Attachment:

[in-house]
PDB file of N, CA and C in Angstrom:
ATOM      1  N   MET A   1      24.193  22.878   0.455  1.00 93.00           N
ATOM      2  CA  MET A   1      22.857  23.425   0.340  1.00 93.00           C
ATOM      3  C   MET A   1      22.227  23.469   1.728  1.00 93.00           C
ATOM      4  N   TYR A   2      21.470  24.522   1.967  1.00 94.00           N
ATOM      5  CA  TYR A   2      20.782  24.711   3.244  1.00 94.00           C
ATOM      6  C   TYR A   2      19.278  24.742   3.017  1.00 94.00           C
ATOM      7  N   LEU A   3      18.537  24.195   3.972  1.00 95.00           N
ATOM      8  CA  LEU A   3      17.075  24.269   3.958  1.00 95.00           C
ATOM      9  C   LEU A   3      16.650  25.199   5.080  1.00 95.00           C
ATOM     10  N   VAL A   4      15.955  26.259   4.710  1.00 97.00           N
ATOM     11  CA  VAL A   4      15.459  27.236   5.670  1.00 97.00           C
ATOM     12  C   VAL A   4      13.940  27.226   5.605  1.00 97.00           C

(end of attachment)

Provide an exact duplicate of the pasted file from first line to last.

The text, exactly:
[in-house]
PDB file of N, CA and C in Angstrom:
ATOM      1  N   MET A   1      24.193  22.878   0.455  1.00 93.00           N
ATOM      2  CA  MET A   1      22.857  23.425   0.340  1.00 93.00           C
ATOM      3  C   MET A   1      22.227  23.469   1.728  1.00 93.00           C
ATOM      4  N   TYR A   2      21.470  24.522   1.967  1.00 94.00           N
ATOM      5  CA  TYR A   2      20.782  24.711   3.244  1.00 94.00           C
ATOM      6  C   TYR A   2      19.278  24.742   3.017  1.00 94.00           C
ATOM      7  N   LEU A   3      18.537  24.195   3.972  1.00 95.00           N
ATOM      8  CA  LEU A   3      17.075  24.269   3.958  1.00 95.00           C
ATOM      9  C   LEU A   3      16.650  25.199   5.080  1.00 95.00           C
ATOM     10  N   VAL A   4      15.955  26.259   4.710  1.00 97.00           N
ATOM     11  CA  VAL A   4      15.459  27.236   5.670  1.00 97.00           C
ATOM     12  C   VAL A   4      13.940  27.226   5.605  1.00 97.00           C